Regular price: $20.99
Buy Now with 1 Credit
Buy Now for $20.99
I loved this book, including the quirky narrator, whose Aussie accent and intimacy are a perfect match for Vanessa Wood's story of falling in love with the bonobos of central Africa's Congo. Although I knew a bit about bonobos' matriarchal social structure and "make-love-not-war" approach to communal living, "Bonobo Handshake" not only deepened my knowledge, but made me care deeply about these remarkable members of the great ape family. Equally interesting are the author's descriptions of the Congo, which is the only place in the world where the endangered Bonobos live in the wild. It's rare to find a book that's both a good yarn and educational, and this one excels at all levels.
9 of 9 people found this review helpful
Would you recommend this audiobook to a friend? If so, why?
This book will appeal to all who love real life adventure stories set in faraway, exotic places, particularly if the protagonist travels to do good works. The author is in Africa to study the little known Bonobo, almost identical looking to their primate cousins the Chimpanzee, but oh so different in several notable ways. Where Chimps are competitive and can be violent, Bonobos work together in peaceful groupings and use sexual contact for almost every type of emotion and communication, including with their human caregivers. You will fall in love with these quirky, delicate and loving creatures.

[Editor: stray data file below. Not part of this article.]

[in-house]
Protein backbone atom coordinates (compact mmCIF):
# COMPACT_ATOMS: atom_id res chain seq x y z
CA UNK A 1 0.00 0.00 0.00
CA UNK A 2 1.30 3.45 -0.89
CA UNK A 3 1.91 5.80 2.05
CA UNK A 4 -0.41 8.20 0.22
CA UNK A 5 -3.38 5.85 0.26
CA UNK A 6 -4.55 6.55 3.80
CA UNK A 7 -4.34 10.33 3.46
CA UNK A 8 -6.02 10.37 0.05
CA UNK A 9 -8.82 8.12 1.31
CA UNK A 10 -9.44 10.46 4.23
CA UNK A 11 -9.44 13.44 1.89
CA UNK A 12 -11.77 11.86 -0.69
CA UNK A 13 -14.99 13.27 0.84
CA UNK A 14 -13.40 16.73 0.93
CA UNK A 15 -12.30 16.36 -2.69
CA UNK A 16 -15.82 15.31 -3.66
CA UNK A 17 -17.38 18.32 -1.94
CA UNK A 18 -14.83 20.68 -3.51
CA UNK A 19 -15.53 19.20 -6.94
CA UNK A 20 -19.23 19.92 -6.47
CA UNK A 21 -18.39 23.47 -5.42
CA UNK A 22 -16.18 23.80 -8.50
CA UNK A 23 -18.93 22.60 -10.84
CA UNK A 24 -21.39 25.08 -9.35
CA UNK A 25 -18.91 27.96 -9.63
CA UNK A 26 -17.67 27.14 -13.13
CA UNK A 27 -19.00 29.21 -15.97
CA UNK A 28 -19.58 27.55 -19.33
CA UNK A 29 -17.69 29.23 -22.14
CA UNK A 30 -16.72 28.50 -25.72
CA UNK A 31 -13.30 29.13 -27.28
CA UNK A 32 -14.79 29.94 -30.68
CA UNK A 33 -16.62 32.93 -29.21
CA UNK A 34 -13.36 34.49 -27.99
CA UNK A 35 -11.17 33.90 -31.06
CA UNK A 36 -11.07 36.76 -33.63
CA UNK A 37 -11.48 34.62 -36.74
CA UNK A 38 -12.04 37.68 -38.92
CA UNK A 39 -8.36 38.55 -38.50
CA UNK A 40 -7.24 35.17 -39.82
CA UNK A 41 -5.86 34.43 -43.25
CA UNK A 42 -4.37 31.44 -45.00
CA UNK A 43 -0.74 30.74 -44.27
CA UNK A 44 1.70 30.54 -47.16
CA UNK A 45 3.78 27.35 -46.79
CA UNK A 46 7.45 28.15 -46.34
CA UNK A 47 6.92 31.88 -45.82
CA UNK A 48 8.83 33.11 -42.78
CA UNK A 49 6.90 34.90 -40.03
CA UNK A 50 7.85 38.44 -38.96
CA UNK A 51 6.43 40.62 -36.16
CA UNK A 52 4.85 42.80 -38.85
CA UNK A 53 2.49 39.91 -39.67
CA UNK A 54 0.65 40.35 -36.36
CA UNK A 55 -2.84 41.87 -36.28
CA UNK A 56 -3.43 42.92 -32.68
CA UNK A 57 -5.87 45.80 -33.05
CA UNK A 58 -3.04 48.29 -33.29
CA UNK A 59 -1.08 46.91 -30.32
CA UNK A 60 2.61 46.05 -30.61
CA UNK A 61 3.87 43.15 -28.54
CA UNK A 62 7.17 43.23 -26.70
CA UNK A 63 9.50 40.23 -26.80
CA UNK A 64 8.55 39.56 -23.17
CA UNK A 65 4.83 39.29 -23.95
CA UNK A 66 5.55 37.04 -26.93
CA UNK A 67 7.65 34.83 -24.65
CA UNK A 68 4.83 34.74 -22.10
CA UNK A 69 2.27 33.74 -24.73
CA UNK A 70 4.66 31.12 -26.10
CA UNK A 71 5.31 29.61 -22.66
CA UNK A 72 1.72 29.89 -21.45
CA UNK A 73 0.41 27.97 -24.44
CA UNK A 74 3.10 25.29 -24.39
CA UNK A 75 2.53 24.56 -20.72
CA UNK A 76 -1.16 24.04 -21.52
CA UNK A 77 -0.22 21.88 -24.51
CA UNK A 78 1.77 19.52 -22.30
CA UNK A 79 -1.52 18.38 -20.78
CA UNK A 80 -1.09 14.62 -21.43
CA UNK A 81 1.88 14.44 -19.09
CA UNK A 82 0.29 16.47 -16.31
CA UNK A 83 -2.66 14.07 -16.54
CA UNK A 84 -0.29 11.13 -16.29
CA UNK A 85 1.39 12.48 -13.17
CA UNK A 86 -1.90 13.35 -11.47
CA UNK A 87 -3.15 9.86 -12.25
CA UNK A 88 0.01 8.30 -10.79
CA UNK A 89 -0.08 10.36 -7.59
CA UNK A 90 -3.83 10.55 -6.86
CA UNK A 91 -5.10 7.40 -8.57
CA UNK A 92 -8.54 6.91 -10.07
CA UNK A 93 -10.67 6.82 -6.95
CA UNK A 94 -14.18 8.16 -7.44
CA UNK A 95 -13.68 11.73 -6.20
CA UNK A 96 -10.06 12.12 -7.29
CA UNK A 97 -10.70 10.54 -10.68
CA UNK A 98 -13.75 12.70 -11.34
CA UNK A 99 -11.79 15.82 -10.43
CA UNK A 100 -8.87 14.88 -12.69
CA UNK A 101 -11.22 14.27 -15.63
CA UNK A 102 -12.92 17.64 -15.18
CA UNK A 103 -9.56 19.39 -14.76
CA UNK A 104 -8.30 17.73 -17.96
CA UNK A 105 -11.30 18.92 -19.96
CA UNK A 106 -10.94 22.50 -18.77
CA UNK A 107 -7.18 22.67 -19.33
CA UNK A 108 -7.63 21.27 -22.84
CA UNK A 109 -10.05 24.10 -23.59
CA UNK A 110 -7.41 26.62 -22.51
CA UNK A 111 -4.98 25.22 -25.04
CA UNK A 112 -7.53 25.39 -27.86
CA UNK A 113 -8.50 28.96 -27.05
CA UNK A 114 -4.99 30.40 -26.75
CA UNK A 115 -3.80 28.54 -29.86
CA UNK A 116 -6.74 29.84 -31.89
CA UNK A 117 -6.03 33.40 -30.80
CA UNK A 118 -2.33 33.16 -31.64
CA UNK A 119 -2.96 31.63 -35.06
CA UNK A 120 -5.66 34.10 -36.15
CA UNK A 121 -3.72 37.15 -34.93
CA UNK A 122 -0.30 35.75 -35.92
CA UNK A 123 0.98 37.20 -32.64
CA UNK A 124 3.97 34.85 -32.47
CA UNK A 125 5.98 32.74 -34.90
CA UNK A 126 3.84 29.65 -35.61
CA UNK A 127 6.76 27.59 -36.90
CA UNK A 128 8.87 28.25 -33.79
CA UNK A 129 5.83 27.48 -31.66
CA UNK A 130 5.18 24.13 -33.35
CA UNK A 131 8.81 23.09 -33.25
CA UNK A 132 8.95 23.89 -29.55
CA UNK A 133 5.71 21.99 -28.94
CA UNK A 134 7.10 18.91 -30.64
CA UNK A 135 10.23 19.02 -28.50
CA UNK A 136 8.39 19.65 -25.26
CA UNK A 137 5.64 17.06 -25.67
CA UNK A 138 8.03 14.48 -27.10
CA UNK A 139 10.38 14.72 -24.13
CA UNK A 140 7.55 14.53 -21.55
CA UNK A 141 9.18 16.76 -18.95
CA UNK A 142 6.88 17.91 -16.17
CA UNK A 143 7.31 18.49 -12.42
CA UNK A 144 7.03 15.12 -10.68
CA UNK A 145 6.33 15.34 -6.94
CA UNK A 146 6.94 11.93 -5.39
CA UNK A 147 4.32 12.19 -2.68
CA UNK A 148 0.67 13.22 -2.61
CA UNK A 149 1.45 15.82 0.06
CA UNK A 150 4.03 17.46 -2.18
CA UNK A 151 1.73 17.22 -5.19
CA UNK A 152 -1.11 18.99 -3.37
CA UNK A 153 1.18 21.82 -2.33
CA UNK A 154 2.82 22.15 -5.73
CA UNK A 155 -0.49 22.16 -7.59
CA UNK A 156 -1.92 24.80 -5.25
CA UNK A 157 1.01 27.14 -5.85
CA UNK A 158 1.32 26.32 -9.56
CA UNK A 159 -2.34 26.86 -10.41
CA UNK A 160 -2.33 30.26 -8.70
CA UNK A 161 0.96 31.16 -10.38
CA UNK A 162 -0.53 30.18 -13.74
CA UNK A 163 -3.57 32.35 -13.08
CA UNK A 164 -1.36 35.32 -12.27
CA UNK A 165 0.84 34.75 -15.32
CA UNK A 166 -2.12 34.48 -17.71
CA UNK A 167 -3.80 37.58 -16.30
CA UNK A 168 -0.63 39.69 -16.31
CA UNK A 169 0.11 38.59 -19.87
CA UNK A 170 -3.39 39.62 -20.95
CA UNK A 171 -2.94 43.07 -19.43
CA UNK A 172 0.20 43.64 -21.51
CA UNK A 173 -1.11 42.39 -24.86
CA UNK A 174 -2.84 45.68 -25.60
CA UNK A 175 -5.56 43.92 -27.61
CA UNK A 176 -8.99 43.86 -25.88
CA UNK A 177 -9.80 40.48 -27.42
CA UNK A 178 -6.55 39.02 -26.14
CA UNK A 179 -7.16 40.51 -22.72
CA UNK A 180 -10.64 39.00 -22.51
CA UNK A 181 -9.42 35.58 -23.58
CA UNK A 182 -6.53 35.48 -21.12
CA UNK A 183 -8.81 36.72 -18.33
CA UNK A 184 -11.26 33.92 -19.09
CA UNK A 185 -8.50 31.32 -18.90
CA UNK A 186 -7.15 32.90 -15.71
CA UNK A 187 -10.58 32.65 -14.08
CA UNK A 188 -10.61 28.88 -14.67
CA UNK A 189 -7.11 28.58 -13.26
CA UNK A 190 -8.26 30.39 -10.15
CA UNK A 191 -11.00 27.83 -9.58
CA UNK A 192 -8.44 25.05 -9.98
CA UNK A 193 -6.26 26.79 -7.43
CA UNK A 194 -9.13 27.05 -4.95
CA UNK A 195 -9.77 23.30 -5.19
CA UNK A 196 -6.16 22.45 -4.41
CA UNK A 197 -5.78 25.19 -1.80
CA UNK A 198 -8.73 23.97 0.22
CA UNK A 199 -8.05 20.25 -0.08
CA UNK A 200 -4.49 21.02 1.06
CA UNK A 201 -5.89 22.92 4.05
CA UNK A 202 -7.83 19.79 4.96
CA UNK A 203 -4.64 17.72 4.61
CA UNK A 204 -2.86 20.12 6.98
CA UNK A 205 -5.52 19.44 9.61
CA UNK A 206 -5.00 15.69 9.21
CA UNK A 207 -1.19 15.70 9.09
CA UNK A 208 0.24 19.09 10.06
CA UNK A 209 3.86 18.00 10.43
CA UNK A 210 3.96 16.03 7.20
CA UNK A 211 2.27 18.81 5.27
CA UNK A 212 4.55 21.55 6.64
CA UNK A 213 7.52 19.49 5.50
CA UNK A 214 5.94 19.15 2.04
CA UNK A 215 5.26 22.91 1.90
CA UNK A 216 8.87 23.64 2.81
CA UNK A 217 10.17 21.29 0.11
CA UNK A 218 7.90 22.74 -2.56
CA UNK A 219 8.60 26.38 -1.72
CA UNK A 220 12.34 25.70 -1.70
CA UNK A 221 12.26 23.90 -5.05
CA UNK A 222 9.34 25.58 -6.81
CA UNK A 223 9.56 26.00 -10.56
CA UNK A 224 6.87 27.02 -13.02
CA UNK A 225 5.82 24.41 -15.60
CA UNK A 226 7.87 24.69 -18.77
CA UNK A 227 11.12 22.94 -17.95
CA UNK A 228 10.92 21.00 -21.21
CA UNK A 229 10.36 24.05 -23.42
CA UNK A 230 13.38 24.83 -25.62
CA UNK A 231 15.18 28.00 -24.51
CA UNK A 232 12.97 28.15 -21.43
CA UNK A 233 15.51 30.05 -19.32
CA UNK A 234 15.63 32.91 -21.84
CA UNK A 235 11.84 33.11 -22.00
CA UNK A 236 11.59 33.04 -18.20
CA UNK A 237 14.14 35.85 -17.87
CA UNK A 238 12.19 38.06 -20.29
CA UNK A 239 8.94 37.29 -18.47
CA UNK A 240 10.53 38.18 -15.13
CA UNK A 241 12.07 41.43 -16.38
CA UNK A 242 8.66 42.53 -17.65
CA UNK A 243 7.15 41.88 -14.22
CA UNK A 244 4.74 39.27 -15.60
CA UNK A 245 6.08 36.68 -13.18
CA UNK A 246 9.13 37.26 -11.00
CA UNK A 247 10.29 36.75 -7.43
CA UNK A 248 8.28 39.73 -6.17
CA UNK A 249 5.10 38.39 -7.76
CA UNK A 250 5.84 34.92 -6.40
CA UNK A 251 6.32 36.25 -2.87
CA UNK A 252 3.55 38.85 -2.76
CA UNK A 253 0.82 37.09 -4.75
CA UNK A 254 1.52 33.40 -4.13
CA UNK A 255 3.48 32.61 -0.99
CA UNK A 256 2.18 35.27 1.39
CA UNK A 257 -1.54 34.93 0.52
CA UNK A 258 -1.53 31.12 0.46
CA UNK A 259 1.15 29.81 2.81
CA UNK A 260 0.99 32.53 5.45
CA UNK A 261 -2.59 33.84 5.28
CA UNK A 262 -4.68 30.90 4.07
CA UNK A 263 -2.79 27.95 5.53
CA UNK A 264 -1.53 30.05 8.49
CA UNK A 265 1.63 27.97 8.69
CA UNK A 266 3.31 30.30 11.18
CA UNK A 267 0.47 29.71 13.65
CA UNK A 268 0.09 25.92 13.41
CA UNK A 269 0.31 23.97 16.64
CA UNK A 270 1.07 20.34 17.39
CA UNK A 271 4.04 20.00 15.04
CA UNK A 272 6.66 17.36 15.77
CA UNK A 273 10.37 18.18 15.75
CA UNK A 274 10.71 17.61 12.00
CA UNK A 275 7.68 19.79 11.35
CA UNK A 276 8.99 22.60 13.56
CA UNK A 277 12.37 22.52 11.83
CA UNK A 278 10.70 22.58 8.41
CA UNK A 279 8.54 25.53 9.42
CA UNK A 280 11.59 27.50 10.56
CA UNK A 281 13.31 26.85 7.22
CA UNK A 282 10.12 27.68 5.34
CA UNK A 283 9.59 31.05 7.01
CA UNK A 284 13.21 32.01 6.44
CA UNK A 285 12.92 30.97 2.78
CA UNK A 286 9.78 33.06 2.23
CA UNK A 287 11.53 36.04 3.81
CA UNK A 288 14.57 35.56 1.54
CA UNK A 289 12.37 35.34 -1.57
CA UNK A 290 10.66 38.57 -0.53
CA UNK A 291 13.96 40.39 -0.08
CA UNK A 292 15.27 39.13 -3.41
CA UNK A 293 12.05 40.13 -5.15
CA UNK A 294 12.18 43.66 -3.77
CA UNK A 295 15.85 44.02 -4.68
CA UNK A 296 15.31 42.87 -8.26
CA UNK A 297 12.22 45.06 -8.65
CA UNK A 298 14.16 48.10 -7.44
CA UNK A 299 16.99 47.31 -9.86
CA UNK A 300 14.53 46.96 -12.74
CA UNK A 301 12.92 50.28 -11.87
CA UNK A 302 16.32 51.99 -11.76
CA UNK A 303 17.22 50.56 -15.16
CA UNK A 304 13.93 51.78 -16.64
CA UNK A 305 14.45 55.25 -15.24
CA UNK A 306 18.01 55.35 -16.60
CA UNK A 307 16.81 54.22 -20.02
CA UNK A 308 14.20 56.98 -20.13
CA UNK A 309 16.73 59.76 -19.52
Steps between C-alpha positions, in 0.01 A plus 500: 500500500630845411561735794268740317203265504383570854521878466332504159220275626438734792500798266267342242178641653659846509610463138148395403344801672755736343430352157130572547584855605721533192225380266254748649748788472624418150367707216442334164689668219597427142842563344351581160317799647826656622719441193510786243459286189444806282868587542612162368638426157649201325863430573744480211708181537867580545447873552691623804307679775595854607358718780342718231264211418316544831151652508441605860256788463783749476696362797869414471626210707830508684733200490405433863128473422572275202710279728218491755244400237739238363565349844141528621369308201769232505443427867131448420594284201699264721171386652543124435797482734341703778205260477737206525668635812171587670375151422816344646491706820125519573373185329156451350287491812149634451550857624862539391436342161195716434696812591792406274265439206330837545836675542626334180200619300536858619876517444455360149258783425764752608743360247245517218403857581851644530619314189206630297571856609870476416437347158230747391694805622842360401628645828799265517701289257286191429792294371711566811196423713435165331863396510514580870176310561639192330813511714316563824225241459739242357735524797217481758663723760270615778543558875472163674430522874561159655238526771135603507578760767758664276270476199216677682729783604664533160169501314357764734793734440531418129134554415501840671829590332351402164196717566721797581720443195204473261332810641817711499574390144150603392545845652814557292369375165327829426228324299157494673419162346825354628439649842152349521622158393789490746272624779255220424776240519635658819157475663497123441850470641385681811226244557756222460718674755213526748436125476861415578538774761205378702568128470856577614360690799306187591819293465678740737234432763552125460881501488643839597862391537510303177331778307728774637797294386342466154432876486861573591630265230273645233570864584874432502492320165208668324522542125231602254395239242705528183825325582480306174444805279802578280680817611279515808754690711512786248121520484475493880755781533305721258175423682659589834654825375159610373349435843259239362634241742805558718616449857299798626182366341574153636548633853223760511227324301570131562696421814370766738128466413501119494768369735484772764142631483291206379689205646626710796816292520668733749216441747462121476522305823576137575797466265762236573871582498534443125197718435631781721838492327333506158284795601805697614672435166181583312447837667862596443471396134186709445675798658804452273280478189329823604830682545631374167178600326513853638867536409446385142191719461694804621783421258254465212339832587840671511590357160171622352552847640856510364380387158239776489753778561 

What did you like best about this story?
I love animal stories and was fascinated to learn about the Bonobo. I loved the author's sense of humor and compassion.
Which scene was your favorite?
There is an episode where a female Bonobo develops a strong crush on the author's husband, also a researcher, and is hilariously demonstrative in her advances. Woods humorously recounts how astonished she is to realize she's insanely jealous of this competing female's attention to her beloved!
Was there a moment in the book that particularly moved you?
The scientific experiments that showed Bonobos innately cooperate with one another without being taught were fascinating. I laughed out loud at several of the passages depicting the sexual activity by the Bonobos: they have sex constantly with random members of their social group from an extremely young age, as casually as humans shake hands. And they not-so-subtly request that humans touch them in certain places as this is their customary way of greeting one another. Obviously this can create some awkward moments which the author, and talented reader Eyre, treat with humor and grace.
2 of 2 people found this review helpful